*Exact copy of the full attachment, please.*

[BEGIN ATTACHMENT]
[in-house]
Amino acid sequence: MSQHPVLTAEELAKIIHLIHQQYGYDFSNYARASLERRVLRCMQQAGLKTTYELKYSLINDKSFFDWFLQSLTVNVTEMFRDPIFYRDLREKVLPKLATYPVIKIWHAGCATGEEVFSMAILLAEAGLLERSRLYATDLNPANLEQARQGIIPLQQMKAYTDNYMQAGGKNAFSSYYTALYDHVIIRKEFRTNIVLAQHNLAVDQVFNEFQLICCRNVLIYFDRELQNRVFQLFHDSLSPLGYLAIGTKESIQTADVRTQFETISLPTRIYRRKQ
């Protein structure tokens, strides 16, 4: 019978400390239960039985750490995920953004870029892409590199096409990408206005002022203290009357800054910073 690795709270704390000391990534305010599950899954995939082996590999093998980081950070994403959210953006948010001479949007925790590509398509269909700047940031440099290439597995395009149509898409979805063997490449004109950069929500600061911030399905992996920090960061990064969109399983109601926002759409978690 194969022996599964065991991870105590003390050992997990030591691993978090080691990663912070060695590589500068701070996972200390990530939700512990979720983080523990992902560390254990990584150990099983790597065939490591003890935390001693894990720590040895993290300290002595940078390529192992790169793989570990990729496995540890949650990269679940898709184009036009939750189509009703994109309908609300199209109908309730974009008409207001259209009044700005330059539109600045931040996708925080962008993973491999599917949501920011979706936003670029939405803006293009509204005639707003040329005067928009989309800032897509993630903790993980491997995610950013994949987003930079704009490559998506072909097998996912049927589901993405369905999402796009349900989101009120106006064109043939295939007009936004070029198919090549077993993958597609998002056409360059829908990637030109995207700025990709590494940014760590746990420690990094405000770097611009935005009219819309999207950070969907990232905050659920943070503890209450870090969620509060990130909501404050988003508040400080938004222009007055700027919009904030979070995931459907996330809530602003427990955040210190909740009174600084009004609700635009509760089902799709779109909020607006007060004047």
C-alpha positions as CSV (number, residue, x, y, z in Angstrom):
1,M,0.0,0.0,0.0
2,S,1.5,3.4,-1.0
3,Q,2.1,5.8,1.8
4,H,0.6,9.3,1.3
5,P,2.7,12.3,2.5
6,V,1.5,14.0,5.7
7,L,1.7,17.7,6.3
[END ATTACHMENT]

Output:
[in-house]
Amino acid sequence: MSQHPVLTAEELAKIIHLIHQQYGYDFSNYARASLERRVLRCMQQAGLKTTYELKYSLINDKSFFDWFLQSLTVNVTEMFRDPIFYRDLREKVLPKLATYPVIKIWHAGCATGEEVFSMAILLAEAGLLERSRLYATDLNPANLEQARQGIIPLQQMKAYTDNYMQAGGKNAFSSYYTALYDHVIIRKEFRTNIVLAQHNLAVDQVFNEFQLICCRNVLIYFDRELQNRVFQLFHDSLSPLGYLAIGTKESIQTADVRTQFETISLPTRIYRRKQ
């Protein structure tokens, strides 16, 4: 019978400390239960039985750490995920953004870029892409590199096409990408206005002022203290009357800054910073 690795709270704390000391990534305010599950899954995939082996590999093998980081950070994403959210953006948010001479949007925790590509398509269909700047940031440099290439597995395009149509898409979805063997490449004109950069929500600061911030399905992996920090960061990064969109399983109601926002759409978690 194969022996599964065991991870105590003390050992997990030591691993978090080691990663912070060695590589500068701070996972200390990530939700512990979720983080523990992902560390254990990584150990099983790597065939490591003890935390001693894990720590040895993290300290002595940078390529192992790169793989570990990729496995540890949650990269679940898709184009036009939750189509009703994109309908609300199209109908309730974009008409207001259209009044700005330059539109600045931040996708925080962008993973491999599917949501920011979706936003670029939405803006293009509204005639707003040329005067928009989309800032897509993630903790993980491997995610950013994949987003930079704009490559998506072909097998996912049927589901993405369905999402796009349900989101009120106006064109043939295939007009936004070029198919090549077993993958597609998002056409360059829908990637030109995207700025990709590494940014760590746990420690990094405000770097611009935005009219819309999207950070969907990232905050659920943070503890209450870090969620509060990130909501404050988003508040400080938004222009007055700027919009904030979070995931459907996330809530602003427990955040210190909740009174600084009004609700635009509760089902799709779109909020607006007060004047």
C-alpha positions as CSV (number, residue, x, y, z in Angstrom):
1,M,0.0,0.0,0.0
2,S,1.5,3.4,-1.0
3,Q,2.1,5.8,1.8
4,H,0.6,9.3,1.3
5,P,2.7,12.3,2.5
6,V,1.5,14.0,5.7
7,L,1.7,17.7,6.3